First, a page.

The wombat is perhaps the most misunderstood creature in all of existence. Contrary to popular belief, this oddity of nature is neither a womba nor is it a bat. The so-called experts define the critter as a quadruped marsupial; but I doubt any of these so-called experts have ever been abducted by a clan of them, and then forced into hard labor deep within the subterranean turnip fields of Tasmania.
Map of wombat controlled areas in 2015 (Classified: Top Secret; CIA)
Like the kangaroo, wombats have a pouch in which to carry their young. Unlike the kangaroo, these mammal’s pouches are located on their backs. This unique feature makes the creature an incredibly adept smuggler whom should be considered especially dangerous when boarding a plane alongside you.
The Tasmanian Wombat (Submitted to the No-Fly List by US State Dept.)
Very limited knowledge has been gained about the world of wombats since Captain Guy Hamilton ran his ship aground on Clarke Island over two centuries ago. It was on that fateful day in February of 1797 when a rescue party aboard the salvage ship Francis first stepped foot on the Australian island in search of Hamilton and his lost crew.
Illustration of Captain Hamilton’s ship as it runs aground off Clarke Island
Unfortunately, Hamilton and his men were never seen or heard from again; however, history was made soon after when man and wombat stood face-to-face for the very first time on terra firma. A crewmember, Manny Flanders, recorded the incident in a journal. A recovered page found torn from that journal chronicled the commemorated event.
Page torn from Manny Flander’s Journal
February 29, 1797
We came upon the wreckage of the Sydney Cove at half past noon. The entire vessel was abandoned and looked as if Hamilton’s crew had all jumped ship in a hurry. A small fire was still lit within the captain’s quarters and the captain’s left boot was still neatly stowed away under his bed. Curiously, the mahogany legs of the captain’s desk were all in a gnarled state to suggest they had been gnawed upon by a creature possessing considerably large incisors. Even more peculiar, a further examination of the vessel revealed half of the helms wheel had been chewed to pulp, several beams on the top deck were whittled to twigs, and the entire main mast was nowhere to be found.
I was one of seventeen gentlemen, hand selected by our captain, to participate in a search party for the ill-fated crew. We set foot on shore without an inkling of the horrors that awaited us in the shadows of those gigantic gum trees. Had I known, I would’ve deserted, chanced the shark infested waters, and swam for Sydney. I would’ve attempted anything just to be far removed from that cursed island.
When we caught our first glimpse of the devil vermin it was already too late; for they were already upon us like white on rice. Sammy got it first out of nowhere. He was charged, clawed, bitten, and completely bowled over. Seeing my own shipmate set upon so savagely, I was overcome with incontinence and wet my skivvies to the utmost degree…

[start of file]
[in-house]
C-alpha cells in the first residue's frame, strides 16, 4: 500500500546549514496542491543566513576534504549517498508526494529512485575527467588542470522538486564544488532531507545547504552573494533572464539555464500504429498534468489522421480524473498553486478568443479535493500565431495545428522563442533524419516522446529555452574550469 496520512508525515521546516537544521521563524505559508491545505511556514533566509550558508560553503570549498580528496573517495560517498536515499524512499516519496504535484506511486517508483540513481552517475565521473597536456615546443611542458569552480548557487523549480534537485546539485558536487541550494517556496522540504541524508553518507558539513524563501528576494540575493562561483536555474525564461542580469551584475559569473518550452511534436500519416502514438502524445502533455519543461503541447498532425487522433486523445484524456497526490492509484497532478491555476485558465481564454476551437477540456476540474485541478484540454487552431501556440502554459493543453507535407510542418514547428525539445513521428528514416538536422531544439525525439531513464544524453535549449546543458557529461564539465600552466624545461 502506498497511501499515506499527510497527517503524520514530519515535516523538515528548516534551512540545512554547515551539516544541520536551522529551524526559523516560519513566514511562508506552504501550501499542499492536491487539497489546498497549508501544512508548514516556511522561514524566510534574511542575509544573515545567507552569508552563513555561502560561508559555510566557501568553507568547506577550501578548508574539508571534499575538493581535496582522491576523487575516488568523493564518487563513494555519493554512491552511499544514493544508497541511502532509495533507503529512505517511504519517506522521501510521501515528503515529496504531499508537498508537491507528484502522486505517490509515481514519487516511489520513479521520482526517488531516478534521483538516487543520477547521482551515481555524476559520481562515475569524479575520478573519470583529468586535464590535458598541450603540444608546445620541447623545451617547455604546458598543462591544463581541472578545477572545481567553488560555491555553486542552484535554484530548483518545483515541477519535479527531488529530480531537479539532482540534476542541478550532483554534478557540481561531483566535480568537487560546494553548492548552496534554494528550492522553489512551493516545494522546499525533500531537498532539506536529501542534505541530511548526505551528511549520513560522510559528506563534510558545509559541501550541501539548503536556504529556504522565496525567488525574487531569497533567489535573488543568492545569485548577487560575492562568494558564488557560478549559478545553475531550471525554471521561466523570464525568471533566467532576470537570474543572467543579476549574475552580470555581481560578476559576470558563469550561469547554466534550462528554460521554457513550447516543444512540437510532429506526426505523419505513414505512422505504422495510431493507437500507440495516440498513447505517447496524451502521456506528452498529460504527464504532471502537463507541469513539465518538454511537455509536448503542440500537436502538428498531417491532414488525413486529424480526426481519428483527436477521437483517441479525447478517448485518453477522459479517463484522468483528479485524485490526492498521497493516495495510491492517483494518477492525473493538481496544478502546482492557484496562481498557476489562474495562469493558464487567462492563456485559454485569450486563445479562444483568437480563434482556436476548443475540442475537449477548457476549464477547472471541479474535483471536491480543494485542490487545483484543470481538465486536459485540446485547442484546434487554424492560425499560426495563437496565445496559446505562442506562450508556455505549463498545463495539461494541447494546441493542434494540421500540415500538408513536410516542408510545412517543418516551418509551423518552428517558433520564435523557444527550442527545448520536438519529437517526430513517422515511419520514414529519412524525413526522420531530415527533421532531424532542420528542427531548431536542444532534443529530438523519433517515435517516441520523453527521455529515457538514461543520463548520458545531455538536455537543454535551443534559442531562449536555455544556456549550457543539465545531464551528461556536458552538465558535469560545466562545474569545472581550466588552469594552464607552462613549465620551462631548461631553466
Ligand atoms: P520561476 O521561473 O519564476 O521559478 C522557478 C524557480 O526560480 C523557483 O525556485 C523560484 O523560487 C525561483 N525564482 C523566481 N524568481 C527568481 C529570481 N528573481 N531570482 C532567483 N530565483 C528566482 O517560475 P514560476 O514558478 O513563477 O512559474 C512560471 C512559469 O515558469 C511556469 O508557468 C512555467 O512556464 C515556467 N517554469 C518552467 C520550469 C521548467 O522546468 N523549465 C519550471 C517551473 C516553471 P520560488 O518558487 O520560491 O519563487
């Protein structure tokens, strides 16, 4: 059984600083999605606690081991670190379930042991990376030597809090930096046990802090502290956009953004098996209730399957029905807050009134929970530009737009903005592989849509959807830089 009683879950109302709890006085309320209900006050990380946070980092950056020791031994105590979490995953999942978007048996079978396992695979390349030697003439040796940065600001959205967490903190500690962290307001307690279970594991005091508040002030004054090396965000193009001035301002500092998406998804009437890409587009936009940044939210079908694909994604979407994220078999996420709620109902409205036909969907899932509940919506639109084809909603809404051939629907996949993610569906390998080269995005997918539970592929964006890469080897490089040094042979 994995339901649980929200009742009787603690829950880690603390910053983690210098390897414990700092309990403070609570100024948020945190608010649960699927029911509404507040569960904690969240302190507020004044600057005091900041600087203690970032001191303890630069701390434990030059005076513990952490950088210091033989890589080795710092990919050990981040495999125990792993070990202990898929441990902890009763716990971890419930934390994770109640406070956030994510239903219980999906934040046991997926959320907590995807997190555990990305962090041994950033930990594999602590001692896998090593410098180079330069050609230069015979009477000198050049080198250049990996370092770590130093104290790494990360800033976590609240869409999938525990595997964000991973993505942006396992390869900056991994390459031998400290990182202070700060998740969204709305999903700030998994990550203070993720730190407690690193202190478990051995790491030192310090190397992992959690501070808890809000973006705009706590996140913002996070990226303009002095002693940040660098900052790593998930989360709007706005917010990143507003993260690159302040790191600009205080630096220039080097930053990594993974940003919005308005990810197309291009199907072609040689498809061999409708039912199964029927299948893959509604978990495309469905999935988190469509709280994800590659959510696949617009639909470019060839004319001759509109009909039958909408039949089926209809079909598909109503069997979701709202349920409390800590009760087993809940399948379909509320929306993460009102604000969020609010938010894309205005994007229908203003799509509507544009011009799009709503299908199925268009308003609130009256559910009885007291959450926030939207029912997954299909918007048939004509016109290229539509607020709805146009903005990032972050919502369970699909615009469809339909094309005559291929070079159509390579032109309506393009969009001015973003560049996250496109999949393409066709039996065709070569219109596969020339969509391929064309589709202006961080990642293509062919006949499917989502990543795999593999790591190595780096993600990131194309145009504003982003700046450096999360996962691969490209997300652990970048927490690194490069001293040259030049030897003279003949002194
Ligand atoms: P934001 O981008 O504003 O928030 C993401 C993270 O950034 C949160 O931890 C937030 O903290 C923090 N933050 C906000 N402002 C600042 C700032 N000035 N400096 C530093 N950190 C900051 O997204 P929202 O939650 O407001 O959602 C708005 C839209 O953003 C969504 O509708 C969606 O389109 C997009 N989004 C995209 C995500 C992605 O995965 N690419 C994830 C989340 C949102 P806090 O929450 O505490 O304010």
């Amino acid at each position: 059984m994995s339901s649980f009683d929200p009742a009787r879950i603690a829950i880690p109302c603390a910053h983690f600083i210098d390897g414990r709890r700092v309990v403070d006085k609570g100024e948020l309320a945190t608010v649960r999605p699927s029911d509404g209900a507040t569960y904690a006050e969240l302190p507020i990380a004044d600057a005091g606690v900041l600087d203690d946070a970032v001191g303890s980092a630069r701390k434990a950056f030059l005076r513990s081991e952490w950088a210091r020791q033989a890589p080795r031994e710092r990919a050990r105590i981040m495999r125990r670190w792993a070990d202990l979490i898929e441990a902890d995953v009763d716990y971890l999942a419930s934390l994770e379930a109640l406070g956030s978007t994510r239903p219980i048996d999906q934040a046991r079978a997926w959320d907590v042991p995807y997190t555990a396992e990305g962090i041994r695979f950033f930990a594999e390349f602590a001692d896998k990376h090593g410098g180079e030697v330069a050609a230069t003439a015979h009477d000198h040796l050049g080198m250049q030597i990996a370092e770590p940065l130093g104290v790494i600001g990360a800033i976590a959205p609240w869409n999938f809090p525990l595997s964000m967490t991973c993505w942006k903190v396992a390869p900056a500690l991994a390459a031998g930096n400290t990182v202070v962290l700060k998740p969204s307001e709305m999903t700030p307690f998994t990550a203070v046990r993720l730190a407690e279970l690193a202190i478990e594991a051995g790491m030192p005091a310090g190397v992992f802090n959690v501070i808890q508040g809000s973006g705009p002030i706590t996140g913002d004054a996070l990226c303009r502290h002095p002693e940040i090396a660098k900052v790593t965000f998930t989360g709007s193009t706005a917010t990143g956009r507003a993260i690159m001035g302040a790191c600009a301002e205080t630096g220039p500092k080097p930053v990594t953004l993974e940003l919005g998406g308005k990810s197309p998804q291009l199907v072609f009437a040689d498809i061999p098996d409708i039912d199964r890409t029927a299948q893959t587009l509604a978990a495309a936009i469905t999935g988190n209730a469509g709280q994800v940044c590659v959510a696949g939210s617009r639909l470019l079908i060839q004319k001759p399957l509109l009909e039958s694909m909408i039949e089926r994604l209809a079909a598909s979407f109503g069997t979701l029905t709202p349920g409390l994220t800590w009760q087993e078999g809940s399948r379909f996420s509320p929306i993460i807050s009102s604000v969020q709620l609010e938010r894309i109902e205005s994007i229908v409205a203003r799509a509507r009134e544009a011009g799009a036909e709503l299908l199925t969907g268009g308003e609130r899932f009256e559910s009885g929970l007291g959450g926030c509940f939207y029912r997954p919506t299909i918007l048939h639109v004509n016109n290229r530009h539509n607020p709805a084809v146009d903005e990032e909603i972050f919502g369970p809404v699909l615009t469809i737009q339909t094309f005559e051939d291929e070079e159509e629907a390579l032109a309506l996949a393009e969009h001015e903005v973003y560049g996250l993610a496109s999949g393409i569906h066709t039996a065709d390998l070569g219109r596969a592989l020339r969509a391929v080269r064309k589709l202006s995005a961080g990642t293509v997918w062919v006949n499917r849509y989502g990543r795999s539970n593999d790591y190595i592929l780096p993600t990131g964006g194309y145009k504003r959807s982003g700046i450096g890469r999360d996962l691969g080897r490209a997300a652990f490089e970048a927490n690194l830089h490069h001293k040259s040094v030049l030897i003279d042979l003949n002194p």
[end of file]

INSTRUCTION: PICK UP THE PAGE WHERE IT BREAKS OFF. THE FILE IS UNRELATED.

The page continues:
Illustration of wombat mourning her slain husband, in the aftermath of the infamous Marsupial’s Massacre (Harpo’s Weekly-1797)
There is no record of Manny Flanders ever surviving the battle which came to be known as the Marsupial’s Massacre. History tells us that only six of the seventeen-member rescue party ever made it back to Sydney. Those six were reportedly spared by offering the wombats several strands of beads and two kegs of beer in exchange for safe passage home. Eight of the seventeen-member crew were killed in mortal combat and three were taken captive by wombats; only to be sold into bondage deep within the subterranean turnip fields of Tasmania.
A face of pure evil?
So what exactly is a wombat? Honestly nobody knows. Some have recently suggested they were a predecessor of ISIS, albeit smaller and a bit less hairy. Perhaps the greatest source of knowledge surrounding this mysterious critter can be found within the ancient legends of Australia’s native folk- the Aboriginals. Their venerable bits of folklore, passed down from generation to generation, tell of the great furry ones who came up from burrows within the deep. Many of these archaic verses, recanted in Aboriginal poetry, hint to the origin of these creatures by describing them as one-part koala, one-part Ewok, and two-parts hairy leprechaun.
Explore Australia , just avoid the roving bands of wombats!
Although I would caution my readers not to take any needless risks, and to refrain from venturing into areas known to be populated by sinister wisdoms of wombat, I would very much encourage them to go and explore Australia – The Land Down Under …and when you go, stay safe and don’t forget the beer and beads!
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Posted in Australia, Tall Tales and Big Fish Stories and tagged Australia, Tasmania, wombat by Big John with 2 comments.